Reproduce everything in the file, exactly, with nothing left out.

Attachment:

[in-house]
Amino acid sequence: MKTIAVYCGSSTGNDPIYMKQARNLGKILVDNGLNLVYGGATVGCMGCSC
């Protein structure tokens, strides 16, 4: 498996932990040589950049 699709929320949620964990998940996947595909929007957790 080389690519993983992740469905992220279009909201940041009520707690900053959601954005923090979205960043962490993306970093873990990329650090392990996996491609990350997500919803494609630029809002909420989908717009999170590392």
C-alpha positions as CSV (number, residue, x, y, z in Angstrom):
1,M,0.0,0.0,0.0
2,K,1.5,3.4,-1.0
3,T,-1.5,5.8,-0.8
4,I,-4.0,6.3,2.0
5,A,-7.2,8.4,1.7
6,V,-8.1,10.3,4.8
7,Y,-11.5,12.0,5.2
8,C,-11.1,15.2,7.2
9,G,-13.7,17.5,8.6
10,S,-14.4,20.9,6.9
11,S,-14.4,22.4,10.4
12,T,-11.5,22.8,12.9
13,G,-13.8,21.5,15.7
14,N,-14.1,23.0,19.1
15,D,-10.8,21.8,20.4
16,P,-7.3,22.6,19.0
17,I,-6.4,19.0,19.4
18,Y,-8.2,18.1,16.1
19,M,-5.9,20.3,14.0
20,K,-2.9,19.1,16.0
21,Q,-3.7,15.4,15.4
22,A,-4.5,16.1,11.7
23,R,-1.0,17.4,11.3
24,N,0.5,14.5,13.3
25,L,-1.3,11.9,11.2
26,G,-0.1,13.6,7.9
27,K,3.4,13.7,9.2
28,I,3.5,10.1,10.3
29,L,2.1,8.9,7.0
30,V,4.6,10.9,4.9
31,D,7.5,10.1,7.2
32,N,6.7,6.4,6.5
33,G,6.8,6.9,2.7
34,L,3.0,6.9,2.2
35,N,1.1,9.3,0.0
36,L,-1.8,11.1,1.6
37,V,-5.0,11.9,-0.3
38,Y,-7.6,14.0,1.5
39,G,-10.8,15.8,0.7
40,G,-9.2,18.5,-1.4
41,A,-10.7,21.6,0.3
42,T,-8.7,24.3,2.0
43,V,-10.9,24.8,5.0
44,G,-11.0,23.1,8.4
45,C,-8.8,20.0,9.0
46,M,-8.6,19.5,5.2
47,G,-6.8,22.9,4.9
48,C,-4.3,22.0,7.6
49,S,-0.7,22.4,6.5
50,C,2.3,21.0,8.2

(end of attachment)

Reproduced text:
[in-house]
Amino acid sequence: MKTIAVYCGSSTGNDPIYMKQARNLGKILVDNGLNLVYGGATVGCMGCSC
């Protein structure tokens, strides 16, 4: 498996932990040589950049 699709929320949620964990998940996947595909929007957790 080389690519993983992740469905992220279009909201940041009520707690900053959601954005923090979205960043962490993306970093873990990329650090392990996996491609990350997500919803494609630029809002909420989908717009999170590392």
C-alpha positions as CSV (number, residue, x, y, z in Angstrom):
1,M,0.0,0.0,0.0
2,K,1.5,3.4,-1.0
3,T,-1.5,5.8,-0.8
4,I,-4.0,6.3,2.0
5,A,-7.2,8.4,1.7
6,V,-8.1,10.3,4.8
7,Y,-11.5,12.0,5.2
8,C,-11.1,15.2,7.2
9,G,-13.7,17.5,8.6
10,S,-14.4,20.9,6.9
11,S,-14.4,22.4,10.4
12,T,-11.5,22.8,12.9
13,G,-13.8,21.5,15.7
14,N,-14.1,23.0,19.1
15,D,-10.8,21.8,20.4
16,P,-7.3,22.6,19.0
17,I,-6.4,19.0,19.4
18,Y,-8.2,18.1,16.1
19,M,-5.9,20.3,14.0
20,K,-2.9,19.1,16.0
21,Q,-3.7,15.4,15.4
22,A,-4.5,16.1,11.7
23,R,-1.0,17.4,11.3
24,N,0.5,14.5,13.3
25,L,-1.3,11.9,11.2
26,G,-0.1,13.6,7.9
27,K,3.4,13.7,9.2
28,I,3.5,10.1,10.3
29,L,2.1,8.9,7.0
30,V,4.6,10.9,4.9
31,D,7.5,10.1,7.2
32,N,6.7,6.4,6.5
33,G,6.8,6.9,2.7
34,L,3.0,6.9,2.2
35,N,1.1,9.3,0.0
36,L,-1.8,11.1,1.6
37,V,-5.0,11.9,-0.3
38,Y,-7.6,14.0,1.5
39,G,-10.8,15.8,0.7
40,G,-9.2,18.5,-1.4
41,A,-10.7,21.6,0.3
42,T,-8.7,24.3,2.0
43,V,-10.9,24.8,5.0
44,G,-11.0,23.1,8.4
45,C,-8.8,20.0,9.0
46,M,-8.6,19.5,5.2
47,G,-6.8,22.9,4.9
48,C,-4.3,22.0,7.6
49,S,-0.7,22.4,6.5
50,C,2.3,21.0,8.2